People v. Castenada

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765 P.2d 641 (1988)

The PEOPLE of the State of Colorado, Plaintiff-Appellee, v. Narcisco G. CASTENADA, Defendant-Appellant.

No. 86CA1656.

Colorado Court of Appeals, Div. II.

August 25, 1988.

Rehearing Denied September 29, 1988.

Certiorari Granted December 19, 1988.

*642 Duane Woodard, Atty. Gen., Charles B. Howe, Chief Deputy Atty. Gen., Richard H. Forman, Sol. Gen., Hope McGowan, Timothy E. Nelson, Asst. Attys. Gen., Denver, for plaintiff-appellee.

David F. Vela, State Public Defender, Philip R. Cockerille, Sp. Deputy State Public Defender, Denver, for defendant-appellant.

Certiorari Granted (People) December 19, 1988.

KELLY, Chief Judge.

The defendant, Narcisco G. Castenada, was found guilty by a jury of aggravated robbery in violation of § 18-4-302(1)(b), C.R.S. (1986 Repl.Vol. 8B), but was found not to have "used, or possessed and threatened the use of, a deadly weapon during the commission of ... [a] robbery" within the meaning of § 16-11-309(2)(a)(I), C.R.S. (1986 Repl.Vol. 8A). Relying on Robles v. People, 160 Colo. 297, 417 P.2d 232 (1966), he argues that the verdict and finding are inconsistent, and he seeks reduction of the verdict to simple robbery and re-sentencing, or a new trial. We reverse and remand to the trial court for re-sentencing.

One morning in 1985, the defendant entered a Denver parking lot, approached the attendant, and ordered him to remove the cash from the cash drawer and put it in an empty plastic cup the defendant had placed on the counter. With one hand in his jacket pocket, he said, "I have a gun." He then asked for and received the attendant's parka. Leaving the cup and money on the counter, the defendant fled the scene with the parka. He was apprehended several hours later wearing the parka. It was not established by the evidence that he was actually in possession of a gun at the time of the robbery.

Jury consideration of the aggravated robbery and crime of violence counts was bifurcated by the trial court. The jury first returned its verdict of guilty on the aggravated robbery count and was then given separate instructions for consideration of the crime-of-violence count. It returned a finding that the defendant "did not use or possess and threaten the use of, a deadly weapon during the commission of the crime of Aggravated Robbery."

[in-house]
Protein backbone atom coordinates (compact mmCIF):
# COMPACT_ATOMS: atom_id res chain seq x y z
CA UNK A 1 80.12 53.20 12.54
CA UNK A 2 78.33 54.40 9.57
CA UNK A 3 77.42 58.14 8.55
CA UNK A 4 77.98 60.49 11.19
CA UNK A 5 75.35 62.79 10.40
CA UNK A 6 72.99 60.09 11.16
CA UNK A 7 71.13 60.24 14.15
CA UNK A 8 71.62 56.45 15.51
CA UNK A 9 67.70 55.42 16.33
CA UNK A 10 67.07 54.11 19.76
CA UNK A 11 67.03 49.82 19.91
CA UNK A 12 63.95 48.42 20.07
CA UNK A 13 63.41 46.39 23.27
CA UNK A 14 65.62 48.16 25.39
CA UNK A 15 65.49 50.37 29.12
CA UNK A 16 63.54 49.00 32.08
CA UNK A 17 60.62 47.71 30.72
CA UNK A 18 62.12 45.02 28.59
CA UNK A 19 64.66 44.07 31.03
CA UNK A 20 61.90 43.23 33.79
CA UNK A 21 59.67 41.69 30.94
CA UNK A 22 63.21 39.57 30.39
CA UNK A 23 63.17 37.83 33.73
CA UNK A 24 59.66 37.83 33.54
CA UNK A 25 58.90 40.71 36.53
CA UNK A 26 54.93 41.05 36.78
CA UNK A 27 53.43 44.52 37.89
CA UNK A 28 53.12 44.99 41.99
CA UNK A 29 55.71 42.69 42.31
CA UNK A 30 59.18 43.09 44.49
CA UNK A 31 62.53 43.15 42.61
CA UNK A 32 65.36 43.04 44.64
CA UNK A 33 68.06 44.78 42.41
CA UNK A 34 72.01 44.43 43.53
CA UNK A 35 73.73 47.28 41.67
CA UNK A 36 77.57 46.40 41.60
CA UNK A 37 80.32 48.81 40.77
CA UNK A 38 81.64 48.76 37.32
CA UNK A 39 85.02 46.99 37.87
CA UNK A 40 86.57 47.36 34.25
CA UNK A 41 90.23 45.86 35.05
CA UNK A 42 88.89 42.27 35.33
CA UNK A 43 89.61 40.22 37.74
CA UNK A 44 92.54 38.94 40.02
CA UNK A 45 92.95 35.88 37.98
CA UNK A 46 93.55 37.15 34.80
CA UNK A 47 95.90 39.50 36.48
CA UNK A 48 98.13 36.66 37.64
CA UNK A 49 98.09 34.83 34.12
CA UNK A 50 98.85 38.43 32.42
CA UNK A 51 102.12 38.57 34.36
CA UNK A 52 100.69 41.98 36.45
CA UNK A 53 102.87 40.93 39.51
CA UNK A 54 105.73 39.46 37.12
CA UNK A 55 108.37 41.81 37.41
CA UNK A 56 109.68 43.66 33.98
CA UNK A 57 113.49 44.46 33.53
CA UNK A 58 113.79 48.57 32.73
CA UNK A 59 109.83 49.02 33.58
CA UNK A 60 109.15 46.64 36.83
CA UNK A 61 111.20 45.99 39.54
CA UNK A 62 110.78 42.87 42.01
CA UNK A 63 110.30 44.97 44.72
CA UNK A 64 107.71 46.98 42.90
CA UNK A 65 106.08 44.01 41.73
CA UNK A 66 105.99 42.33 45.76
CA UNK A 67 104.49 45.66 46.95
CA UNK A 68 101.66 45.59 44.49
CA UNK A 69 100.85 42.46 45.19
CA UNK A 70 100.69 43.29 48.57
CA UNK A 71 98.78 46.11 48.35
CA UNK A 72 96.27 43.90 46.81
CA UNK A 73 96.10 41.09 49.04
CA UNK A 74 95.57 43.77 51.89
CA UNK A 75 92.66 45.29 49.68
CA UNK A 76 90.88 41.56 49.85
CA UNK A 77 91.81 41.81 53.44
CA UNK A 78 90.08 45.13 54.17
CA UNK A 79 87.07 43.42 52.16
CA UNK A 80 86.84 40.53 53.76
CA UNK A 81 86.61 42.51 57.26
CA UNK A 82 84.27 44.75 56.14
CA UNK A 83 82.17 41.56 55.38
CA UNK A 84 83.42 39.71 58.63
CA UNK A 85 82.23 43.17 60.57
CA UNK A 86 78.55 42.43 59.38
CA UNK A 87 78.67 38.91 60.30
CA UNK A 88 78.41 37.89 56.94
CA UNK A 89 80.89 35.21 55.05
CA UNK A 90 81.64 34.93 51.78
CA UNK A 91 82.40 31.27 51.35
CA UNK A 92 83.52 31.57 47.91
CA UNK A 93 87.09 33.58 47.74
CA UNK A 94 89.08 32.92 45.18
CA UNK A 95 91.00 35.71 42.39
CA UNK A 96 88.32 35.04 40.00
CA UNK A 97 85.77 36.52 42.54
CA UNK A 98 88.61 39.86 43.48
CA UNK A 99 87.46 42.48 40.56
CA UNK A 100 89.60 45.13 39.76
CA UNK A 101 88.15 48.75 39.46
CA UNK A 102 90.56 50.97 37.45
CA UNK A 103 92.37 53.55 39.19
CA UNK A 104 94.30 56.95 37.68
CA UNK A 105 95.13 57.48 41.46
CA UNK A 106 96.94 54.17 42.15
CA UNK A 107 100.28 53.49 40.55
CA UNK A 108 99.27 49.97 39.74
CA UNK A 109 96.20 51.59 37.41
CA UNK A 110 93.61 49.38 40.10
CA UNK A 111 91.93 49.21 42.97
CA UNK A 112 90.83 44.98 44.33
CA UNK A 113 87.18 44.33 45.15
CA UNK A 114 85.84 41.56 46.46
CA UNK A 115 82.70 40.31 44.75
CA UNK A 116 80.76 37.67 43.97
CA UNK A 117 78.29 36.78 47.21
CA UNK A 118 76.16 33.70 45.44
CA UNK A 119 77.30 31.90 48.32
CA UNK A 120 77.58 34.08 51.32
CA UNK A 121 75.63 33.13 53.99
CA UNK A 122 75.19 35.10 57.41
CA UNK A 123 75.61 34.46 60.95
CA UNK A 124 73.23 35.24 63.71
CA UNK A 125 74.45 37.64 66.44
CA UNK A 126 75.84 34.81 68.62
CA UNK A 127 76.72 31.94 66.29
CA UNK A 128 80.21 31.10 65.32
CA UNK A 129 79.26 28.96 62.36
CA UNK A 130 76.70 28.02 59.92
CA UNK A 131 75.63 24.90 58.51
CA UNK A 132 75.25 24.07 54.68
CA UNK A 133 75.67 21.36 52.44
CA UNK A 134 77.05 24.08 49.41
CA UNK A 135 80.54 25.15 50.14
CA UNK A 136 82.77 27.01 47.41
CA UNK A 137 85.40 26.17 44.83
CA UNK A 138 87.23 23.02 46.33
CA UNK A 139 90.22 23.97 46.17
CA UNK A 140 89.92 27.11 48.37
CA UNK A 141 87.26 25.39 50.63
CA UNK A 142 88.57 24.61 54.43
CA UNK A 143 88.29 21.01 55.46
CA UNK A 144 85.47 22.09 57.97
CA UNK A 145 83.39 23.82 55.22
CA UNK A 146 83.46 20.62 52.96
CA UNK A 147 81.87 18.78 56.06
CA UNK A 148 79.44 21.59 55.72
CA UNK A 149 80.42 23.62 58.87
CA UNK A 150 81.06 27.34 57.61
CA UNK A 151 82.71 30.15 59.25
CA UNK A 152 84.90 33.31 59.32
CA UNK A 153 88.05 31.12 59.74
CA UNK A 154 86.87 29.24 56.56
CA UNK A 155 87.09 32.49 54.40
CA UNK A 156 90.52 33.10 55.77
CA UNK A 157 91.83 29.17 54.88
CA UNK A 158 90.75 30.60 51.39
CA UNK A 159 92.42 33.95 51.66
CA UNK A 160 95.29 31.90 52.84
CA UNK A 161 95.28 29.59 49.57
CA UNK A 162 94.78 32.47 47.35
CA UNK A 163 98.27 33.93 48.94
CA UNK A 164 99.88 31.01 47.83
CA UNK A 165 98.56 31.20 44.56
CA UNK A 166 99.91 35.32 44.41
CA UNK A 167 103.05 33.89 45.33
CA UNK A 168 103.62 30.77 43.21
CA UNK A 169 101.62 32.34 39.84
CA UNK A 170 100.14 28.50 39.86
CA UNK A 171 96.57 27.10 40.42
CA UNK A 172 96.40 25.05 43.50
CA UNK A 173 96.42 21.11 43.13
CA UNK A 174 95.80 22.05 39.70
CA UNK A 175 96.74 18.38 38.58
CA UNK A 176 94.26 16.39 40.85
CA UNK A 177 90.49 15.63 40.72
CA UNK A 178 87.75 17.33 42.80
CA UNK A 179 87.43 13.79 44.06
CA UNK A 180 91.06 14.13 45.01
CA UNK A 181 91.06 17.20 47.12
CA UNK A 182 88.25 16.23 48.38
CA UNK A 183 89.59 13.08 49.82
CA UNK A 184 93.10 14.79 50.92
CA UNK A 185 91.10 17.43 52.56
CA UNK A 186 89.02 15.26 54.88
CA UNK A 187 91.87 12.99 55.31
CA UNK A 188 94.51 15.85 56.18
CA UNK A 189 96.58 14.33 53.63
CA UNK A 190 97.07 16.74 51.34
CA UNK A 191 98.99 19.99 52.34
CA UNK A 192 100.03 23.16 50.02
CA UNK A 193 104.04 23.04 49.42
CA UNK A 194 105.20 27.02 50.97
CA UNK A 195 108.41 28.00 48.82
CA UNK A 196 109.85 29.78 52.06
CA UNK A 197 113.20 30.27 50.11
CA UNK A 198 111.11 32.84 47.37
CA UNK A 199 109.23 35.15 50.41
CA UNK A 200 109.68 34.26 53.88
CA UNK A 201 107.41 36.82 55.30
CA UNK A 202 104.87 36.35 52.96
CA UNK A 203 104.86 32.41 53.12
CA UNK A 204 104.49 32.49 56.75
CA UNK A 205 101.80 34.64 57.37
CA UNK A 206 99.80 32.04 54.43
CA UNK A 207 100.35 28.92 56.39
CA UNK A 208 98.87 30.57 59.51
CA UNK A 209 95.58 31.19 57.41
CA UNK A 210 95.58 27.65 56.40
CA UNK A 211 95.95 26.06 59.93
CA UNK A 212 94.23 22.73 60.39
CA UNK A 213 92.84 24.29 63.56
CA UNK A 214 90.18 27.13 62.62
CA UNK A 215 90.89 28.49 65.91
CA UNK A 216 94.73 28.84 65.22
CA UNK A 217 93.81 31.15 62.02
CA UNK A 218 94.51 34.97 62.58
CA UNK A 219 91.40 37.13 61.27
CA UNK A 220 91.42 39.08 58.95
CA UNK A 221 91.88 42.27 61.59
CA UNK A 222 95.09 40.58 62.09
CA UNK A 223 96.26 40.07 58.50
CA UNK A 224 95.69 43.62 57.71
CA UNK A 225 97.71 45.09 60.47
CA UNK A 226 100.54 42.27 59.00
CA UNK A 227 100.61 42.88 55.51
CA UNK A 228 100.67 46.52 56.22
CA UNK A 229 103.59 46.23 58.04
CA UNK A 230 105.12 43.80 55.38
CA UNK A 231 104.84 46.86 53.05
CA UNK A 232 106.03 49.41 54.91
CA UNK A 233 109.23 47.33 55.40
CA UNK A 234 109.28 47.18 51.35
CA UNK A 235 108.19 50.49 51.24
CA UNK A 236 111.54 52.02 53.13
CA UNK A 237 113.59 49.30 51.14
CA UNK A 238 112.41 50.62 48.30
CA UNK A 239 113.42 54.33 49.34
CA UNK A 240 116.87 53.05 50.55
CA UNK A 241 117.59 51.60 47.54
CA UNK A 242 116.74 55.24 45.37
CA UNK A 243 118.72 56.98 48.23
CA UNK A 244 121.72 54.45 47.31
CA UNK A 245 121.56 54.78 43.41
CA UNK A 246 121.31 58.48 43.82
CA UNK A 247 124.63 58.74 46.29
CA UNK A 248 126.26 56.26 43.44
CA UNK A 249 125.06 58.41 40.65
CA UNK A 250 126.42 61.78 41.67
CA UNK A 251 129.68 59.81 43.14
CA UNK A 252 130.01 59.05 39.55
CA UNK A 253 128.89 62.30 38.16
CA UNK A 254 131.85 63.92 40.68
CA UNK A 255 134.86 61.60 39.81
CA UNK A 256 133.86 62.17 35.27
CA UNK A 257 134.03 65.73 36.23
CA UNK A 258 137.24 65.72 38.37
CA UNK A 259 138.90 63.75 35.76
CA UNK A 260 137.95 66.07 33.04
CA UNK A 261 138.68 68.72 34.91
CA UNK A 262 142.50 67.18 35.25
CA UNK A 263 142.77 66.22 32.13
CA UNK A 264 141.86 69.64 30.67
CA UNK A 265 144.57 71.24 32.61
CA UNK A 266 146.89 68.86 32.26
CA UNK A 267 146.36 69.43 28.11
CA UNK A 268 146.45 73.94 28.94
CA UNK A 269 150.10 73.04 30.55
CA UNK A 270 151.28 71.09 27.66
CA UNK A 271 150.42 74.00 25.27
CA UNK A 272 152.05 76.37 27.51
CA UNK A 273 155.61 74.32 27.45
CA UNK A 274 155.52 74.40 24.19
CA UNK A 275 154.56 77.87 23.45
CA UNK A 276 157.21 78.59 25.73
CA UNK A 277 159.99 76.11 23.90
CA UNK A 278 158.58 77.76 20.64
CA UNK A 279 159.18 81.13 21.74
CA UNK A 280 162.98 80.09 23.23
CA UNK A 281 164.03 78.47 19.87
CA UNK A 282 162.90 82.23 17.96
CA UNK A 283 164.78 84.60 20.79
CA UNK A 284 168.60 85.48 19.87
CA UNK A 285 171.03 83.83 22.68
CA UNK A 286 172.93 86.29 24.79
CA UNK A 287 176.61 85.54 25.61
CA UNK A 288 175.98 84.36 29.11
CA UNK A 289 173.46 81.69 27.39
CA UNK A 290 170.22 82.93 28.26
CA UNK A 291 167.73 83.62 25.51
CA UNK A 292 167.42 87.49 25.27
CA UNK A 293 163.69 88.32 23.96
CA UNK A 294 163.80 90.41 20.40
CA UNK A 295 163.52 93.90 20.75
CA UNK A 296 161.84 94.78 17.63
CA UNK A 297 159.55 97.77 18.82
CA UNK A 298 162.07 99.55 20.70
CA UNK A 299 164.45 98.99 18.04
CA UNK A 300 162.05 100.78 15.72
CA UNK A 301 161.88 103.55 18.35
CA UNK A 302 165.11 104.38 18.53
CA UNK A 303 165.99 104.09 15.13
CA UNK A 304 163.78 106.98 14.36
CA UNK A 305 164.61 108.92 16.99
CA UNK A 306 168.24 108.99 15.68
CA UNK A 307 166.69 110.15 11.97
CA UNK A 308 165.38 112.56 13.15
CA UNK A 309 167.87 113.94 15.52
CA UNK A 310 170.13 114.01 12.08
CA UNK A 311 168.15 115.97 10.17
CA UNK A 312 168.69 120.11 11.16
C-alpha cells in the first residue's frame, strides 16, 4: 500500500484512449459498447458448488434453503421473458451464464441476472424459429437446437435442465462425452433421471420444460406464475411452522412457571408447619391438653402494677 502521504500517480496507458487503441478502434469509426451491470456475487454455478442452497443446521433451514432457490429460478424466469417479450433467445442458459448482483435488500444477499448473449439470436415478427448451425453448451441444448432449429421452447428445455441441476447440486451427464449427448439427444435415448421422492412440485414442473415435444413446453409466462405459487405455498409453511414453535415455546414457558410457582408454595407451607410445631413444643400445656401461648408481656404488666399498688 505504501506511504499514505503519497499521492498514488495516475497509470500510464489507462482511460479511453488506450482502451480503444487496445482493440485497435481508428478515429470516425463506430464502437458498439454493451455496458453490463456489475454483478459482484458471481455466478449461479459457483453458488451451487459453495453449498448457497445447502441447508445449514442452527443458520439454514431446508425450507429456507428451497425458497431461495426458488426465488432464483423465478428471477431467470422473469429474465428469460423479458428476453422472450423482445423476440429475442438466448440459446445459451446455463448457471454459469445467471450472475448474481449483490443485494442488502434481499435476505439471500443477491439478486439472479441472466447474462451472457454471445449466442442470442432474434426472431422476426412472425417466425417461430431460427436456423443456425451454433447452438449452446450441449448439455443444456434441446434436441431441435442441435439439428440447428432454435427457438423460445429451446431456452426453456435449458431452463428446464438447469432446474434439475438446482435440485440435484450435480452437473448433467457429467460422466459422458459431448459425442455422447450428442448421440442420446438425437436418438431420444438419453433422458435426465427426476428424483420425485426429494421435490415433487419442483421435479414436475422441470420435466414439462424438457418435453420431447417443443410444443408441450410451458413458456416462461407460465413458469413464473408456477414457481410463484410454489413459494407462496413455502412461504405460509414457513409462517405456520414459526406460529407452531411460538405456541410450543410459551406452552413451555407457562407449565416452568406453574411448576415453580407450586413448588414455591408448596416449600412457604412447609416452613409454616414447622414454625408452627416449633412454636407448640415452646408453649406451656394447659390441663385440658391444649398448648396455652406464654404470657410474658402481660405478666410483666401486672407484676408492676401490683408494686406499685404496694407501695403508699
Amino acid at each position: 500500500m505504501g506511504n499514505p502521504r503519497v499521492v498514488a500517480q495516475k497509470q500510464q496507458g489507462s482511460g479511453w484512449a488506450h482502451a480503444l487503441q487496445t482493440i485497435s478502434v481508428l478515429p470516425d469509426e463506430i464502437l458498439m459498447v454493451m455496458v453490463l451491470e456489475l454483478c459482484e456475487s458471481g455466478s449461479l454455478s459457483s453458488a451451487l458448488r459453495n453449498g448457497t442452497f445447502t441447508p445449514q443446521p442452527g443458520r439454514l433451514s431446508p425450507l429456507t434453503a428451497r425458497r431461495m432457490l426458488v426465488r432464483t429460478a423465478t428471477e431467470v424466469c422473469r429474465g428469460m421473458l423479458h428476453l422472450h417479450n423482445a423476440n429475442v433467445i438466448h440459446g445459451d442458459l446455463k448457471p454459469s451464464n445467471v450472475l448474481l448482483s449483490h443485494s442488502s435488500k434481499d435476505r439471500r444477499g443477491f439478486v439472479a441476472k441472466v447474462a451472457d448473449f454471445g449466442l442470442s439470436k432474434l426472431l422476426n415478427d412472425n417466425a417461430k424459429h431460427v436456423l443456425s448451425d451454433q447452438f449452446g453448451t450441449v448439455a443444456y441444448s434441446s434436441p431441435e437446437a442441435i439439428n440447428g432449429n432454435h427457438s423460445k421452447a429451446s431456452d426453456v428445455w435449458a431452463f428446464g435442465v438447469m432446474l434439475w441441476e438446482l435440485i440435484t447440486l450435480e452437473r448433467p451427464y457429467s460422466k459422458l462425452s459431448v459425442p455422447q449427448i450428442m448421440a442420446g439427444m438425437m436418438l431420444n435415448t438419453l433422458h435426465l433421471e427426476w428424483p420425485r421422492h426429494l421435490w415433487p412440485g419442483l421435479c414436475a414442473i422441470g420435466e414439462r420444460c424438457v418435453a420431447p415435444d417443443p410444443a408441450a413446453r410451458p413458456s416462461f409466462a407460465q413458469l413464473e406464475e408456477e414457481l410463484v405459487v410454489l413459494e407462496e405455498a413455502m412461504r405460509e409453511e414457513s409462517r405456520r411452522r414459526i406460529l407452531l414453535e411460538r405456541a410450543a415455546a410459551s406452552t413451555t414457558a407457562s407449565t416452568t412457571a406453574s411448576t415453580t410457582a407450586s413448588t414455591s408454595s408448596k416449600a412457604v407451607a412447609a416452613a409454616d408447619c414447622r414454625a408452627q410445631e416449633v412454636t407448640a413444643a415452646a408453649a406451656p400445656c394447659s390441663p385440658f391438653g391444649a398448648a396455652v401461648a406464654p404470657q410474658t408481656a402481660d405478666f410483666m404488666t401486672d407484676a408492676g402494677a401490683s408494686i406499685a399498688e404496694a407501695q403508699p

The People argue that the aggravation element in § 18-4-302(1)(b), C.R.S. (1986 Repl.Vol. 8B) is not the same as the violent crime element of § 16-11-309(2)(a)(I), C.R.S. (1986 Repl.Vol. 8A) authorizing sentence enhancement. The contention is that a charge of aggravated robbery does not require evidence of actual use or possession of a deadly weapon, while a charge of commission of a violent *643 crime does require such proof. We disagree.

While the aggravated robbery statute does not explicitly require possession by a defendant of a deadly weapon, the plain language of § 18-4-302(1)(b) carries that strong implication. Thus, the statute states that:

"A person ... is guilty of aggravated robbery if during the act of robbery...: (b) He[,] ... by the use of force, threats, or intimidation with a deadly weapon knowingly puts the person robbed ... in reasonable fear of death or bodily injury...."

Moreover, the General Assembly has provided further, in § 18-4-302(2), C.R.S. (1986 Repl.Vol. 8B):